Egypt Independent

‘Speaking truth to power’: Female activists dominate top environmental prize



The Goldman Environmental Foundation has announced the seven recipients of the 2018 Goldman Environmental Prize, the world’s largest and most prestigious award for grassroots environmental activists. Six were women.

Awarded annually to “environmental heroes” from across six continents, the prize recognizes significant achievements in environmental protection, especially among independent activists whose untiring passion has driven them to successfully challenge government leaders and global corporations.

The prizes will be awarded in the San Francisco Opera House on Monday evening.

Frontline activism

The most celebrated recipient of the Goldman Environmental Prize in recent years was Honduran activist Berta Caceres, the leader of a successful campaign by indigenous Lenca people to stop the construction of the massive Agua Zarca Dam.

Long the victim of death threats, the high-profile activist, who gained international fame when she won the award in 2015, was tragically assassinated by gunmen less than a year after accepting the prize.

In 2018, six of the seven Goldman prizewinners are women. Activists from Colombia, France, Vietnam, the Philippines, South Africa and the United States have been recognized.

The successful campaigns include efforts to ban deep-sea bottom trawling in the EU, or to significantly reduce reliance on coal burning for energy in Vietnam.

Source of the problem 

Among the women recognized this year was American LeeAnne Walters (pictured top), the initiator of a citizens’ movement that exposed an ongoing water crisis in Flint, Michigan — caused when the government tried to save money by switching its water supply from Detroit to the corrosive Flint River in 2014.

“That river has been an industrial dumping ground for 75 plus years,” said Walters in a video interview with the Goldman Prize.

By finally testing her own tap water that had turned a putrid brown, Walters, a mother of four, began to realize that high levels of lead in the drinking water (due to the corrosion of pipes by Flint river water) caused her children to develop rashes, and even to lose their hair.

But while her son was actually diagnosed with lead poisoning and anemia, the local government said it was an isolated problem.

In response, Walters initiated a mass “citizen testing” program in Flint that showed unsafe lead levels in nearly 20% of the citywide home water samples. The findings ultimately forced the government to switch back the water supply and to start replacing pipes that were dangerously corroded.

But for many residents, the long-lasting health damage has already been done.

Walters is now lobbying in Washington to significantly improve water testing standards federally. “That’s my personal mission … so that what happened to my family and my community never happens to anyone else again.”

David and Goliath

Far away in South Africa, two women environmental activists were simultaneously taking on their own government while also challenging the likes of Vladimir Putin.

Makoma Lekalakala and Liz McDaid are black and white South Africans who built a broad coalition to stop South Africa’s massive $76 billion (€62.1 billion) nuclear deal with Russia that was secretly signed in 2014.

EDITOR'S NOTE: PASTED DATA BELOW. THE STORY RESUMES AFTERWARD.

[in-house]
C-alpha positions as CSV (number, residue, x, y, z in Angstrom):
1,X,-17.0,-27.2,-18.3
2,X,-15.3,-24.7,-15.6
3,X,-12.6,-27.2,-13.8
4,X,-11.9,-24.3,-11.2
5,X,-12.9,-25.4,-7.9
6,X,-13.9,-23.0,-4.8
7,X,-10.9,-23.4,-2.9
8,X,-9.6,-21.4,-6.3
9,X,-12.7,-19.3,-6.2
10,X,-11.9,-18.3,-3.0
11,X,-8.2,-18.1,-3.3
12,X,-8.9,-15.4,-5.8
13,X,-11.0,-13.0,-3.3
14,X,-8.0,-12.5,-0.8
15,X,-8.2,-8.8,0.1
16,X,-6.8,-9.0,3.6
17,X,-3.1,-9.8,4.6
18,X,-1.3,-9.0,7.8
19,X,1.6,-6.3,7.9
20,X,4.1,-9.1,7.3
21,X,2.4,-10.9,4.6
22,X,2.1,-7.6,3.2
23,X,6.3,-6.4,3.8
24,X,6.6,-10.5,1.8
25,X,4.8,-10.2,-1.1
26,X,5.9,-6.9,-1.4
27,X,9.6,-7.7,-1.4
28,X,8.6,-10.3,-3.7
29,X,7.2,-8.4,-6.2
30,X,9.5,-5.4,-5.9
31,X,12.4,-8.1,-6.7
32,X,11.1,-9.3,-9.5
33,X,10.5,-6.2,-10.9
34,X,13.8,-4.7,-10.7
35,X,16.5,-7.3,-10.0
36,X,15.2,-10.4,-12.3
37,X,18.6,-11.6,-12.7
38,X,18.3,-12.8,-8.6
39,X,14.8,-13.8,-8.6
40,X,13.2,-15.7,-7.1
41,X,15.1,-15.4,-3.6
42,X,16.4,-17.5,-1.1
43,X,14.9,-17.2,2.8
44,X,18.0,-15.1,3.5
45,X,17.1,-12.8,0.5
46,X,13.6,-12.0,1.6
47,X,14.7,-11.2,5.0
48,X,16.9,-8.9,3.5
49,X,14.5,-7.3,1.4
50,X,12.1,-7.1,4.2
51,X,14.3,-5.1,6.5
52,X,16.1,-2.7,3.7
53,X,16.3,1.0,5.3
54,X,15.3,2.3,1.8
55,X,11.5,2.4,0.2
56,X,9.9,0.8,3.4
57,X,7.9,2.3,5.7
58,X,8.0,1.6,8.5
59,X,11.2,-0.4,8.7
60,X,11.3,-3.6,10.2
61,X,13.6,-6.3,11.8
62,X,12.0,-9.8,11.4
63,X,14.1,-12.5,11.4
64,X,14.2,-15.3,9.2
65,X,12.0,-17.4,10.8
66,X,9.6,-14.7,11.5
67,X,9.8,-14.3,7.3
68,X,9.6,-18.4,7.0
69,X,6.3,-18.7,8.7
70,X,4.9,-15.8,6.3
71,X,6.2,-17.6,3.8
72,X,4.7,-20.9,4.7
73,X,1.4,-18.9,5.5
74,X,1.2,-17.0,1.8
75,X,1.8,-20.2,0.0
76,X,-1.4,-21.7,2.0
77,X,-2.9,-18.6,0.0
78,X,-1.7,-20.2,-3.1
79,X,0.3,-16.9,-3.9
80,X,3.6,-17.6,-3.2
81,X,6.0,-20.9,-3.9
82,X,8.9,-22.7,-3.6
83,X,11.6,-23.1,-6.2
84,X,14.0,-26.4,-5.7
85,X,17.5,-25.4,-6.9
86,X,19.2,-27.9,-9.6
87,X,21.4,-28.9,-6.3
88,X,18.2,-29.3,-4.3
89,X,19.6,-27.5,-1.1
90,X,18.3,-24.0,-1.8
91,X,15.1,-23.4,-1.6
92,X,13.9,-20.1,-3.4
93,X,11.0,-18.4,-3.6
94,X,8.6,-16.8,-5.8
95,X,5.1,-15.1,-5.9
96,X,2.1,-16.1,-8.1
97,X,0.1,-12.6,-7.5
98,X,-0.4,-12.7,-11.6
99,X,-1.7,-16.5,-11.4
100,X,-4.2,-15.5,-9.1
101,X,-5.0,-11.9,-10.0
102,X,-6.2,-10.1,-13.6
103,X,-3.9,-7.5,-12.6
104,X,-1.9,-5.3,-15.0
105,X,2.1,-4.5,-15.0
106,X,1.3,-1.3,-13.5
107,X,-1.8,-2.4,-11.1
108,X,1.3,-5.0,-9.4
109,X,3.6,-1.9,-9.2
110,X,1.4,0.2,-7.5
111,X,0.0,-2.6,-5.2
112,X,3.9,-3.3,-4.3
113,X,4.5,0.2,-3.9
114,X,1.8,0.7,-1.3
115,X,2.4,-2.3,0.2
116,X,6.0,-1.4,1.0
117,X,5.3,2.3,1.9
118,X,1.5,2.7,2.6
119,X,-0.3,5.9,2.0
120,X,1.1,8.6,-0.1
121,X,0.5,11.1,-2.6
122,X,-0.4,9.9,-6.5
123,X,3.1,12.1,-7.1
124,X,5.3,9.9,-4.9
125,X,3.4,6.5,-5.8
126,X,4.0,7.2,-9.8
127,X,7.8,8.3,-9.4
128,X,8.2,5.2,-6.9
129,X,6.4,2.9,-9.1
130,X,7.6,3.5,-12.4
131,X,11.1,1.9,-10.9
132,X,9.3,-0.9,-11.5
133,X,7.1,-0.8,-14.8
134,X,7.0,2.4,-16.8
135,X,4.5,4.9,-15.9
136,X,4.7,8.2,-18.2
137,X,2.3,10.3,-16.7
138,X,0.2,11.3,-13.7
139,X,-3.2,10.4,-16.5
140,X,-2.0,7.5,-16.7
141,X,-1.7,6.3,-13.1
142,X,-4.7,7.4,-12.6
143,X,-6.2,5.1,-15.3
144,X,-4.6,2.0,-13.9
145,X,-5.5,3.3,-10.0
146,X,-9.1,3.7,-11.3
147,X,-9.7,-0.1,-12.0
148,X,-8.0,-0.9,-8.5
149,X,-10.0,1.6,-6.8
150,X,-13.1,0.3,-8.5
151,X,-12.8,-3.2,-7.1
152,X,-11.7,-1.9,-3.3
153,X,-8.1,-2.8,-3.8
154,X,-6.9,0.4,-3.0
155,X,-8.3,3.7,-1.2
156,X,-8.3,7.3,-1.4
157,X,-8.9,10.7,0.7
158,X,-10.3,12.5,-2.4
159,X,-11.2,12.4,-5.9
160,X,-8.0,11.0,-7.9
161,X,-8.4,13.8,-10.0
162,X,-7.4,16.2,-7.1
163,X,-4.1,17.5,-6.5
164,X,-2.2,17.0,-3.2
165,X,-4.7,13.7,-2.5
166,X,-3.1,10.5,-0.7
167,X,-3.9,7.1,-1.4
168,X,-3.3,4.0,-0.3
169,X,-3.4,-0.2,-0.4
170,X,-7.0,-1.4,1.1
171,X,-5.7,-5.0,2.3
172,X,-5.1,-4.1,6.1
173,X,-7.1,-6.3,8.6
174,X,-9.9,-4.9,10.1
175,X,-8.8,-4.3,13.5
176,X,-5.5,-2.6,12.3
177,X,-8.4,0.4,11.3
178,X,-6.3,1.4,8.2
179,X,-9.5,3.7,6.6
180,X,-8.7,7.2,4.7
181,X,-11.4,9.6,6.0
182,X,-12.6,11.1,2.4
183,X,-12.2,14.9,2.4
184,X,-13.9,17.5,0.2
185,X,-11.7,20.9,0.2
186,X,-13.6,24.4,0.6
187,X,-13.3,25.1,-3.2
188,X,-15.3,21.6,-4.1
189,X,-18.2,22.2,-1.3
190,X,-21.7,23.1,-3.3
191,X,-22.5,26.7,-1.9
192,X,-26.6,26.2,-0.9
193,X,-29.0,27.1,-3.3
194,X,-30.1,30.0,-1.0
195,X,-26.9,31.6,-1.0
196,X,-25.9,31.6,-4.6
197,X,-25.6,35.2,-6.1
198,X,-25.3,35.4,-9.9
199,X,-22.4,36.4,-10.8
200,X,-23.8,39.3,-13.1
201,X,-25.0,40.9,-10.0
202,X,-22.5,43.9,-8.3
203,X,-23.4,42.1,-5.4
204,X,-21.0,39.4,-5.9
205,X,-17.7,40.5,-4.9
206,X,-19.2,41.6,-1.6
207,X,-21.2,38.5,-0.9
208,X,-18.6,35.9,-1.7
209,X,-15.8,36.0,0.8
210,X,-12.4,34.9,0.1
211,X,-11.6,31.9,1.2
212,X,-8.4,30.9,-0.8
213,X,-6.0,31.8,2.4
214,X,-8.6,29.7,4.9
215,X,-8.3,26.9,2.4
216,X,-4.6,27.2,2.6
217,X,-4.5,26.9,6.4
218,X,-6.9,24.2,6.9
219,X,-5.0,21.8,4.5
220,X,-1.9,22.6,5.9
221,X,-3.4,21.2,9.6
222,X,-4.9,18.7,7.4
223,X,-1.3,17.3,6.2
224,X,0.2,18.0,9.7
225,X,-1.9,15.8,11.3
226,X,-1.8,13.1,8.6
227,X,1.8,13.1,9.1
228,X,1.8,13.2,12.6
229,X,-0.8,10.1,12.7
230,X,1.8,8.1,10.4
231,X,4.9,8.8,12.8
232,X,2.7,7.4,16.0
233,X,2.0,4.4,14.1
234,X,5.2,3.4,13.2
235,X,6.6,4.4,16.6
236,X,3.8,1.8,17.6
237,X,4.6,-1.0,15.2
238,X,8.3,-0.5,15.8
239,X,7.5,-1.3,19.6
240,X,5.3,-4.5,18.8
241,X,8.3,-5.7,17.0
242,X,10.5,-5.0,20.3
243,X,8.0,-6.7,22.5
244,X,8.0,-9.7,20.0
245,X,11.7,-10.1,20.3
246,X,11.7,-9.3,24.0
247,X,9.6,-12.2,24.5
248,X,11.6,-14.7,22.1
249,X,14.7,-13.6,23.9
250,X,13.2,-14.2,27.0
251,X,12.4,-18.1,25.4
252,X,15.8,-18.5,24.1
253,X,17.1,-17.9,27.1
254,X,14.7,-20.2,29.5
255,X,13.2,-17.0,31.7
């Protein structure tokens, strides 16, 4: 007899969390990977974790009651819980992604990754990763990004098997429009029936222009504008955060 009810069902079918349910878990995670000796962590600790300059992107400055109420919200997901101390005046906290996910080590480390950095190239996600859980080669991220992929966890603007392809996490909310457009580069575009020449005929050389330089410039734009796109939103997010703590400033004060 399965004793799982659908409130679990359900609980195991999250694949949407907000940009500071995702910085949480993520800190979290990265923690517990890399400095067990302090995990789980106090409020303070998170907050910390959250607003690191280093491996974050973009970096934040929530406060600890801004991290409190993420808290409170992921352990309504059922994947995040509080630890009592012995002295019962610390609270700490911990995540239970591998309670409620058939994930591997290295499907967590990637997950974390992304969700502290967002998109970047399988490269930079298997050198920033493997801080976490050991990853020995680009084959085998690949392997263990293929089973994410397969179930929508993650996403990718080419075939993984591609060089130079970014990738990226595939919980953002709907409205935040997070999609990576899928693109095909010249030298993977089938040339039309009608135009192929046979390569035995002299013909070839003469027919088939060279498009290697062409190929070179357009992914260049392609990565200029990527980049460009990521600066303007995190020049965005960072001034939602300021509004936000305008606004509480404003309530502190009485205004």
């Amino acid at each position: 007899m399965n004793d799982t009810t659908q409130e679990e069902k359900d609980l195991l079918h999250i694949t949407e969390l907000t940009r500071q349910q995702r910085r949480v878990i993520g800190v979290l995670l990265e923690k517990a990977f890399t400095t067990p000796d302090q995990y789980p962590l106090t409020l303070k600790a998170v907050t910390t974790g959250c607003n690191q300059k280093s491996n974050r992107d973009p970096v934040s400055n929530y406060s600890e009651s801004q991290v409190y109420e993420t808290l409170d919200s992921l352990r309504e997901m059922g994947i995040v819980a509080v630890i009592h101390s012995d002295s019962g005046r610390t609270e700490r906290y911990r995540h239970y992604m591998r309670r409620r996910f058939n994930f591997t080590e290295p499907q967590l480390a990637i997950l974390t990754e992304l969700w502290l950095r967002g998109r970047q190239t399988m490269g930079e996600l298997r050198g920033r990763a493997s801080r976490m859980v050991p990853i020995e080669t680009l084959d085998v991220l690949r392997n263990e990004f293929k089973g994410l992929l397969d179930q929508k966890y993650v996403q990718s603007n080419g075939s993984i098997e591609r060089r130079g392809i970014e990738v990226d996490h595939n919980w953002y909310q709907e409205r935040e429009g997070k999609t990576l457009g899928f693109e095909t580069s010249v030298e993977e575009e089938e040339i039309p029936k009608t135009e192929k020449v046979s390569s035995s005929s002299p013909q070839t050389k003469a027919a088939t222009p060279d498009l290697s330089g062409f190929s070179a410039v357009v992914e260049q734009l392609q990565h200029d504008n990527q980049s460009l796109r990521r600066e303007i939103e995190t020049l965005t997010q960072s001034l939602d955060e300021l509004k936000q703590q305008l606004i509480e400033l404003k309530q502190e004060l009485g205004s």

For Lekalakala, a former anti-apartheid campaigner and director of the environmental activist organization Earthlife Africa, the nuclear deal was not only going to bankrupt the country but leave South Africa with toxic nuclear waste for hundreds of years.

“Freedom of speech and freedom of association is something we fought for in apartheid,” Lekalakala said in an interview with the Goldman Prize about deciding to oppose a deal that she also saw as a corrupt abuse of power.

After Lekalakala and Earthlife became privy to the secret agreement, she enlisted the help of long-time collaborator and environment campaigner Liz McDaid. The two soon held vigils, ran education workshops, lobbied government and organized daily protests outside the South African parliament in Cape Town.

“We decided that we would stand outside, speaking truth to power,” said McDaid. “In a world that has often been led by men, this was a space where two women could actually work together.”

The duo also decided to file a case in the nation’s highest court against President Jacob Zuma and his government for unconstitutionally signing the deal with Russian President Vladimir Putin behind closed doors.

In April 2017, the high court annulled the contract, ending the plan to build 10 nuclear reactors.

“As a result of this court case, the people of South Africa have to be consulted,” said McDaid outside the courthouse. “The future is in our hands; we are going to ensure that this government invest more in renewable energy. That’s going to ensure that we don’t destroy this planet.”

A broad church

Other winners of this year’s prize include Afro-Colombian activist Francia Márquez, who rallied women in the Cauca region to pressure the Colombian government to end illegal gold mining on their indigenous land.

Meanwhile, Claire Nouvian, a journalist turned defender of marine life, was recognized for leading a highly successful advocacy campaign to stop the destructive practice of deep-sea bottom trawling. Her lobbying first secured a French and then an EU-wide ban.

In the Philippines, Manny Calonzo advocated for her government to ban the production, use, and sale of lead paint, which has saved millions of local children from lead poisoning.

The Goldman Environmental Prize was created in 1989 by the late San Francisco philanthropists Richard and Rhoda Goldman. Winners are selected from nominations made by environmental organizations and other institutions. The prize carries a $200,000 (€164,000) award.